Between 50% and 70% of patients with bone metastases experience severe pain.4 Pain may "originate directly from the bone, from nerve root compression, or from muscle spasms in the lesion areas"7 and can significantly hinder daily functioning and quality of life (QOL).1 Some patients describe the pain as dull and aching, while other patients experience sudden, severe pain originating in the affected area and moving through the body.8 Depending on the bone(s) affected, the pain may worsen at night, with bed rest, or with activity or movement.8 Also, spinal compression from a metastatic lesion may cause urination difficulties, numbness and weakness in the legs, and paralysis.2 Also, an imbalance between bone formation and bone resorption can lead to high blood calcium levels and associated symptoms (i.e., nausea and vomiting, loss of appetite, extreme thirst, frequent urination, constipation, abdominal pain, muscle weakness, muscle and joint pain, confusion, lethargy and fatigue).2
Clinical condition, life expectancy, and impact on quality of life (QOL) guide pain palliation treatment decisions.7 First-line treatment is pain medication with nonsteroidal anti-inflammatory drugs progressing to opioids.9 Increasing opioid doses can result in nausea, sedation, constipation, somnolence, and dependence, which negatively affects a patient's QOL.9 External beam radiation therapy (EBRT) is the standard second-line treatment for pain from bone metastases; however, radiation is effective in only 60% to 65% of patients, and pain relief may not occur in those patients for two to four weeks after treatment.10-14 EBRT is also limited by its cumulative radiation effects to healthy organs, bone, and surrounding tissue. Patients who have previously had EBRT may be unable to tolerate additional EBRT. Furthermore, for patients who experience some relief from EBRT, the relief is only temporary for about 30% because of disease progression.12,15 Furthermore, retreatment of patients who can be re-irradiated is effective in only about 30% of patients. Its effectiveness may be diminished by having to deliver a smaller dose because of concerns about cumulative radiation dose to normal tissues.10,16-18 Other systemic palliative therapies (e.g., chemotherapy, hormonal therapy, radioisotopes, bisphosphonates) are available; however, many patients experience inadequate pain control or unwanted side effects with these options.1,7,19,20 Thus, new options are needed, particularly for patients who are ineligible for EBRT.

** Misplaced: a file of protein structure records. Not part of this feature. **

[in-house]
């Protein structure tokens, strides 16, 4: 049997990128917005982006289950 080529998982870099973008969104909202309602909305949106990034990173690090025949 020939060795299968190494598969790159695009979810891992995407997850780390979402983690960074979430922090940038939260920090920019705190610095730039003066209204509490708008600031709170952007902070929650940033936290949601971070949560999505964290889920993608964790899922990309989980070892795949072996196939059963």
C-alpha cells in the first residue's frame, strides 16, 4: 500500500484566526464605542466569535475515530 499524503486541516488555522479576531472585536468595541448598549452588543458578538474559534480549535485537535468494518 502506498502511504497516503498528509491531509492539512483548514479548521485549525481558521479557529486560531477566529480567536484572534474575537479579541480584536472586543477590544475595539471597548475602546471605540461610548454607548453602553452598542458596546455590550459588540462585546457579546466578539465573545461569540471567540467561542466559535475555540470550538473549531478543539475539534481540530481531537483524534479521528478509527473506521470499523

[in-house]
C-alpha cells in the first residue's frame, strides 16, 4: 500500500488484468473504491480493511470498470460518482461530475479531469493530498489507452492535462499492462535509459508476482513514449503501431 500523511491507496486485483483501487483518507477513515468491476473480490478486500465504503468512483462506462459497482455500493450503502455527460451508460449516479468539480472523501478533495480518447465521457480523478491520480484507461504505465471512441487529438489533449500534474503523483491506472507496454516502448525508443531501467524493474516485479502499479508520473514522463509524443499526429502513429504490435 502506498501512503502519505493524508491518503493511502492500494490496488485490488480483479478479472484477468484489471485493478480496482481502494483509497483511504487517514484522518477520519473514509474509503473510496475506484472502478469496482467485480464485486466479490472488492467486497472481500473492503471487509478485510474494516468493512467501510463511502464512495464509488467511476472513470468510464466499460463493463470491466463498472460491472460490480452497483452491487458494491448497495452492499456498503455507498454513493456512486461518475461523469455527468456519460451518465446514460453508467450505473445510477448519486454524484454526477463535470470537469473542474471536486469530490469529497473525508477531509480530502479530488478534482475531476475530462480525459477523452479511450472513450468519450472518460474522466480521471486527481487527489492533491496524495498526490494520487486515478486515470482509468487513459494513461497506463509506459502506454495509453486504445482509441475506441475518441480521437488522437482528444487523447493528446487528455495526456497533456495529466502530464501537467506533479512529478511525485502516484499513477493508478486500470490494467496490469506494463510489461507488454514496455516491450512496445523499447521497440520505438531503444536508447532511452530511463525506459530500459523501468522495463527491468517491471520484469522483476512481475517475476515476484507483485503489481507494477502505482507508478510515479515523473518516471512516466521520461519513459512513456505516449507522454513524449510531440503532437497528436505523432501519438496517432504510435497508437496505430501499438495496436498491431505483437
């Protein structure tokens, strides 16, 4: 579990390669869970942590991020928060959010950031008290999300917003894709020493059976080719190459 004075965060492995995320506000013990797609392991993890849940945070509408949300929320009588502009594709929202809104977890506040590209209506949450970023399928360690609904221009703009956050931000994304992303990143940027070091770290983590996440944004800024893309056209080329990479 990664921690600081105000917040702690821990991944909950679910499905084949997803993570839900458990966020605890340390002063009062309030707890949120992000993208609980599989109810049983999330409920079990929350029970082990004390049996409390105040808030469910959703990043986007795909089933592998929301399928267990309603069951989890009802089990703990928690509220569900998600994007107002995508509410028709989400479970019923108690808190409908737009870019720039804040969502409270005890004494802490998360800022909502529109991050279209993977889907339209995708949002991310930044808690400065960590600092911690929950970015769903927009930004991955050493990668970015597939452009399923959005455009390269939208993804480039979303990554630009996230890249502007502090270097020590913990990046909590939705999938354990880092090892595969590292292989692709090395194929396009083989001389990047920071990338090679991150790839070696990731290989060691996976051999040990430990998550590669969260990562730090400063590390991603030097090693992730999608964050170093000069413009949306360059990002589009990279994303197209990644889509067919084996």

More recent options involve methods to ablate the pain-transmitting cells at the boundary of bone tumors, which is believed to inhibit the patient's ability to feel pain.7 Researchers have explored radiofrequency ablation (RFA), cryoablation, microwave ablation, and most recently high-intensity focused ultrasound (HIFU) guided by magnetic resonance (MR) or ultrasound imaging to palliate pain from bone metastases.1,11 Unlike diagnostic ultrasound, which exposes tissue to biologically insignificant acoustic energy levels, HIFU energy acts on bone primarily through thermal effects.1,21 HIFU energy can rapidly heat tissue to the point at which irreversible thermal ablation and coagulative necrosis occurs.21,22 The periosteum (outer covering of the bone) is the target for HIFU energy as the bone tumor itself may be more or less absorptive depending on whether it is osteolytic or osteoblastic (or mixed). Bone is particularly conducive to HIFU ablation because of its higher ultrasound energy absorption, lower thermal conductance, and less susceptibility to penetration of ultrasound waves than soft tissue.1,15,21,23 As a result, the absorption pattern by bones allows wider surface areas of the bone to be treated with each energy pulse.1,15,21
Imaging guidance with ultrasound or MR is essential throughout all stages of HIFU procedures.24 MRgFUS's major advantages...